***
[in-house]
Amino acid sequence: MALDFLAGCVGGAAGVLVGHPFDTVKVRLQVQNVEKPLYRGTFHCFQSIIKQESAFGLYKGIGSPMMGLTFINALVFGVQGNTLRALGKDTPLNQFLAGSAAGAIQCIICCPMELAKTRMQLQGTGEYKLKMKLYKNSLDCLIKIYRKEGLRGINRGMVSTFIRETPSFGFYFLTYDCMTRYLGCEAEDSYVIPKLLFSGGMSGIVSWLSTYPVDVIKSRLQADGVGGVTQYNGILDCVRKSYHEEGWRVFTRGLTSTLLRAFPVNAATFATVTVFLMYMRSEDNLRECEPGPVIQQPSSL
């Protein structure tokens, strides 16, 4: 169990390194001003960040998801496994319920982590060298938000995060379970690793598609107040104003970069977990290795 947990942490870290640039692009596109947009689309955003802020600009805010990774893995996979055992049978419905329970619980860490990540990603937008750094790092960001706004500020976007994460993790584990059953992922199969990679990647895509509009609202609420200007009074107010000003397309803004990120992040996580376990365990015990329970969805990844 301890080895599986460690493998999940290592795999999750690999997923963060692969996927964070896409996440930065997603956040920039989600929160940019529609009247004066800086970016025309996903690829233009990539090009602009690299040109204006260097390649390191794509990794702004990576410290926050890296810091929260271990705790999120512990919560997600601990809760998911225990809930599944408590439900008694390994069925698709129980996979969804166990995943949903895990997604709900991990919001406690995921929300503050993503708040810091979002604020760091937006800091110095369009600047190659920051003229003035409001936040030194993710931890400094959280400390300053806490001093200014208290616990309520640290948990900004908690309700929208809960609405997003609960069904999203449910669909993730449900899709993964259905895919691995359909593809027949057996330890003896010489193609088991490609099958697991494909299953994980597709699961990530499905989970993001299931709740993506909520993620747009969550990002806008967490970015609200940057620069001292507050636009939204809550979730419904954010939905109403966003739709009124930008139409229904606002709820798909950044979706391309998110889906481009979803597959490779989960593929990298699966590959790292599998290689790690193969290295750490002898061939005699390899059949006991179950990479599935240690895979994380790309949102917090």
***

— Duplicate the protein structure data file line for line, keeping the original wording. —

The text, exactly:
[in-house]
Amino acid sequence: MALDFLAGCVGGAAGVLVGHPFDTVKVRLQVQNVEKPLYRGTFHCFQSIIKQESAFGLYKGIGSPMMGLTFINALVFGVQGNTLRALGKDTPLNQFLAGSAAGAIQCIICCPMELAKTRMQLQGTGEYKLKMKLYKNSLDCLIKIYRKEGLRGINRGMVSTFIRETPSFGFYFLTYDCMTRYLGCEAEDSYVIPKLLFSGGMSGIVSWLSTYPVDVIKSRLQADGVGGVTQYNGILDCVRKSYHEEGWRVFTRGLTSTLLRAFPVNAATFATVTVFLMYMRSEDNLRECEPGPVIQQPSSL
């Protein structure tokens, strides 16, 4: 169990390194001003960040998801496994319920982590060298938000995060379970690793598609107040104003970069977990290795 947990942490870290640039692009596109947009689309955003802020600009805010990774893995996979055992049978419905329970619980860490990540990603937008750094790092960001706004500020976007994460993790584990059953992922199969990679990647895509509009609202609420200007009074107010000003397309803004990120992040996580376990365990015990329970969805990844 301890080895599986460690493998999940290592795999999750690999997923963060692969996927964070896409996440930065997603956040920039989600929160940019529609009247004066800086970016025309996903690829233009990539090009602009690299040109204006260097390649390191794509990794702004990576410290926050890296810091929260271990705790999120512990919560997600601990809760998911225990809930599944408590439900008694390994069925698709129980996979969804166990995943949903895990997604709900991990919001406690995921929300503050993503708040810091979002604020760091937006800091110095369009600047190659920051003229003035409001936040030194993710931890400094959280400390300053806490001093200014208290616990309520640290948990900004908690309700929208809960609405997003609960069904999203449910669909993730449900899709993964259905895919691995359909593809027949057996330890003896010489193609088991490609099958697991494909299953994980597709699961990530499905989970993001299931709740993506909520993620747009969550990002806008967490970015609200940057620069001292507050636009939204809550979730419904954010939905109403966003739709009124930008139409229904606002709820798909950044979706391309998110889906481009979803597959490779989960593929990298699966590959790292599998290689790690193969290295750490002898061939005699390899059949006991179950990479599935240690895979994380790309949102917090």